Just as a mom-and-pop pharmacy is a far cry from CVS, so too do family-owned farms compare to Big Ag. And just as that mom-and-pop pharmacy might have a unique, mindfully made soap or handcrafted wooden toy, that family owned farm might grow tomatoes that you can’t find anywhere else.
It comes back to diversity, as it does across the board: diversity is healthy.
In the second year of the Hamptons Seed Exchange, farmers, gardeners, and community members will come together to share seeds. Adam Kelinson, who organizes the event, says that informal seed exchanges have been a part of farming communities for centuries, as people passed seeds down from generation to generation. But in the modern day, these kinds of exchanges take on a new meaning.
“It’s a response to the modern industrial agricultural system,” said Kelinson. “This is a response to preserve the diversity of seeds that were in existence prior to the monoculture method that’s used today.”
The seed exchange, in that sense, is more than just an opportunity to grow your garden. It’s a chance to grow and preserve the diversity of crops on Long Island.
“Diversity can be translated into a lot of things,” said Kelinson. “The strength of a financially backed portfolio is in its diversity. Look at it in a classroom. Strength comes from diversity, and strength comes in numbers. Seeds are the same.”
He says that diversity among seeds help to increase adaptability, which is crucial at this time in history when the planet is warming and the waters are rising. Diversity also helps to create strength in offspring, which, he says, is what seeds ultimately are.
Diversity of seeds affects the food on our plates and at farm stands, but it also affects the bees and butterflies, it affects the oceans, and it affects our health. To elucidate how, Kelinson lined up a series of experts who will speak to seed diversity of land, sea, and air.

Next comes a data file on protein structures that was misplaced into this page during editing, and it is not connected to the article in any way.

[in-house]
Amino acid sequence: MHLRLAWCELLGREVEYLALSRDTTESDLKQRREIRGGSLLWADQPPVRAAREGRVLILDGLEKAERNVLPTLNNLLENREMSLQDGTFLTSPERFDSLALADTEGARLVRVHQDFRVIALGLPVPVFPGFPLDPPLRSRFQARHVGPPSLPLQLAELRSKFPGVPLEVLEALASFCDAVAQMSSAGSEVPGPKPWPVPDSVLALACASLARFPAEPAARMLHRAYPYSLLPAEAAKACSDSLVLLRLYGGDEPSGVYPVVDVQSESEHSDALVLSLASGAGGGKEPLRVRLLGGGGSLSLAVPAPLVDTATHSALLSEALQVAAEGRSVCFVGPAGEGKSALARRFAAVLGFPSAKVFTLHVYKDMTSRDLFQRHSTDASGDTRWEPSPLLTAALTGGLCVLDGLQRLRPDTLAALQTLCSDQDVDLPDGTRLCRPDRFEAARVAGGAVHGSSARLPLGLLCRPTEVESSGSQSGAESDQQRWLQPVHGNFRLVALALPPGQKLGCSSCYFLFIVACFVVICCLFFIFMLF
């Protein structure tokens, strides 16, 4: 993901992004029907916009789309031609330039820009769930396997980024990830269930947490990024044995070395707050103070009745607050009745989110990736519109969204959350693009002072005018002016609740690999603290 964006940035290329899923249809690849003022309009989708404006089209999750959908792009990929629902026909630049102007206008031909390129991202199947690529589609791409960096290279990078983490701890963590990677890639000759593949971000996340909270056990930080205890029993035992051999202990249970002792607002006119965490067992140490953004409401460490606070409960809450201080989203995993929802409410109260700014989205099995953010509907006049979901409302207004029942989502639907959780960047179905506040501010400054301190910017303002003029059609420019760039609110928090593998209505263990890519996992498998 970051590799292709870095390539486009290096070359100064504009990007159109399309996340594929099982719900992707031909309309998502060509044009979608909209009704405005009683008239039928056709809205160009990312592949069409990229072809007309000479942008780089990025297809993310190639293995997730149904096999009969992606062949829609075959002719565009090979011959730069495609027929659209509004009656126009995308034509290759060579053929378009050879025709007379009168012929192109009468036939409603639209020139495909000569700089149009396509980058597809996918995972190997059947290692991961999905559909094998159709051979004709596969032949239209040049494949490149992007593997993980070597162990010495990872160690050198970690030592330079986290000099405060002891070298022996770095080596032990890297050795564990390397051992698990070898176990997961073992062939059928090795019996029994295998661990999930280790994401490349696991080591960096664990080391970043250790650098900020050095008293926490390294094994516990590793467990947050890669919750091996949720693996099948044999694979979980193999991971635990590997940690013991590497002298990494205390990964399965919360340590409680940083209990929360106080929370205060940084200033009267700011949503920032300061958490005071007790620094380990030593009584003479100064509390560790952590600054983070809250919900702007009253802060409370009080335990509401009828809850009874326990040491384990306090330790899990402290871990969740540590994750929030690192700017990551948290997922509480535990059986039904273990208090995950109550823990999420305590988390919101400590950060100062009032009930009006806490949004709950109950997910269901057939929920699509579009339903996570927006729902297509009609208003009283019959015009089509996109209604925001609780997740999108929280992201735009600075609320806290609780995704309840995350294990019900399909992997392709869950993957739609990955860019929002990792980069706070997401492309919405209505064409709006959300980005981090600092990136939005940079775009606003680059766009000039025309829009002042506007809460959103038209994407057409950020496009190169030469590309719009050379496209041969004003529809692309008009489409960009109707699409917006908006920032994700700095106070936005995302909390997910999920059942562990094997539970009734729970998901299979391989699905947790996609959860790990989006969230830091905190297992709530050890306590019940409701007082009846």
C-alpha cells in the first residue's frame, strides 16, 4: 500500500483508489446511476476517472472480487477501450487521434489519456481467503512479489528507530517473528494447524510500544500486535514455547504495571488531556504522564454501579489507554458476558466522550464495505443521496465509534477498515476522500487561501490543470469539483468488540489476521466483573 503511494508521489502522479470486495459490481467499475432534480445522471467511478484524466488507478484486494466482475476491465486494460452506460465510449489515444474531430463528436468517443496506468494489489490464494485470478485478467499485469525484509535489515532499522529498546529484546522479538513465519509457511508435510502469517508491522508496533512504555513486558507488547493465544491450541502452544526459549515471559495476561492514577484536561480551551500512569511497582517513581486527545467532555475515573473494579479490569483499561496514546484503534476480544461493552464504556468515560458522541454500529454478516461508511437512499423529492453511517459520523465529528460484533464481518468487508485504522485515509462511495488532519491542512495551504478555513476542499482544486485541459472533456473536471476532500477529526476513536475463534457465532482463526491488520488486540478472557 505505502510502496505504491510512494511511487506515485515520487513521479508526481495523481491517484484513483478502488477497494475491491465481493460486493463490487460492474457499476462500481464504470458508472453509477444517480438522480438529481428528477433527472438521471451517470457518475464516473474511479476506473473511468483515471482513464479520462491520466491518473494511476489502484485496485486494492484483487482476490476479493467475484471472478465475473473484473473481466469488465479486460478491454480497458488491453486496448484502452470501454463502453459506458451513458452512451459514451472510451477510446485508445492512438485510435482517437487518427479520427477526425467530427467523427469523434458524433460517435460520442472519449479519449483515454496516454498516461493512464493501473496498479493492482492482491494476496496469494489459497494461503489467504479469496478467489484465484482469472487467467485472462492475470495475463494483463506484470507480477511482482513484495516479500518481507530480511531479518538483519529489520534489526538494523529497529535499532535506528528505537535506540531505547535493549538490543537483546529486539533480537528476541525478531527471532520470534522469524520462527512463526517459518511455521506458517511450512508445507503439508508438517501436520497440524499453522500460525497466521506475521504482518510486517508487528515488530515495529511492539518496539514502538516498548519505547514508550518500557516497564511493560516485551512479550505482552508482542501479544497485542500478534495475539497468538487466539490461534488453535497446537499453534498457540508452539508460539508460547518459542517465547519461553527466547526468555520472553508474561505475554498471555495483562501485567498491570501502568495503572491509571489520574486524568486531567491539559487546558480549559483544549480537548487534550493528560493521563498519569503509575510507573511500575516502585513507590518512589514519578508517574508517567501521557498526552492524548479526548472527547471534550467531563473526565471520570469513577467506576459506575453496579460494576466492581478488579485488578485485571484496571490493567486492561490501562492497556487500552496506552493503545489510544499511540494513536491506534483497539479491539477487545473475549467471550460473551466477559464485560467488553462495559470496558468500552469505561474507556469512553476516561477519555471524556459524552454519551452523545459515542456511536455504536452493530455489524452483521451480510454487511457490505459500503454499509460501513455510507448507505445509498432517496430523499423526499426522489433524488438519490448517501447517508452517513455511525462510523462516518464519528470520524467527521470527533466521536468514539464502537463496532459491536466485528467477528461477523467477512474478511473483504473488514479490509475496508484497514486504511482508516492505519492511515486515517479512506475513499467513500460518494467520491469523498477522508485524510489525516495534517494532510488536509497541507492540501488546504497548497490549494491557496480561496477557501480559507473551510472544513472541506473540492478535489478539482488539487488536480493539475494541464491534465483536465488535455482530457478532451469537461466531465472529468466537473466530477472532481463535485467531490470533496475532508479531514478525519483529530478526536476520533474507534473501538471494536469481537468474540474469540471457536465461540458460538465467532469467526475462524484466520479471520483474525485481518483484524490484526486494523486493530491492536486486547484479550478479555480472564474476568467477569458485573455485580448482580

“The speakers are not just talking about seeds, but they represent the web that seeds are a part of and help create, especially in this small community,” said Kelinson.
Deb Klughers of Bonac Bees will talk about pollinators and their role in sustainability of the food system. Mike Martinson from Montauk Shellfish will discuss the role oysters, which can be seeded, play in the health of our local waters. Leyton Guenther will represent Quail Hill Farm, offering seed starting tips, and Elisheya Kaufman of the Heritage Grain Conservancy will discuss the importance of restoring heritage grains, and why modern wheat makes us sick. The talks will conclude with a panel discussion between Edwina von Gal, Rick Bogusch, and Scott Chaskey, moderated by Edible’s own Brian Halweil. The seed exchange will then be followed by a lovingly prepared Chef’s Benefit dinner, the proceeds of which will go to Project Most. The 6-course plated dinner, under the exposed beams of Scoville Hall, will include a menu donated entirely by local farms like Balsam, Quail Hill, Green Thumb, Open Minded Organics, Montauk Scallop Company, Montauk Shellfish Company, and Marder Family Farms. The diversity of the donors alone is a testament to the ongoing exchange that’s taken place on the East End for generations.
“Food brings people together,” said Kelinson, “and the seed exchange is a precursor to that in an agricultural sense. This is the cornerstone, where it all begins. If we can create an event around understanding the importance of food and the diversity of it, then that’s a natural place for the community to coalesce.”
The second annual Hamptons Seed Exchange will take place this Saturday, November 18 from 12 to 4 at Scoville Hall in Amagansett, and will be followed by the Chef’s Benefit dinner. For more information, go to https://www.facebook.com/events/451026358627241/.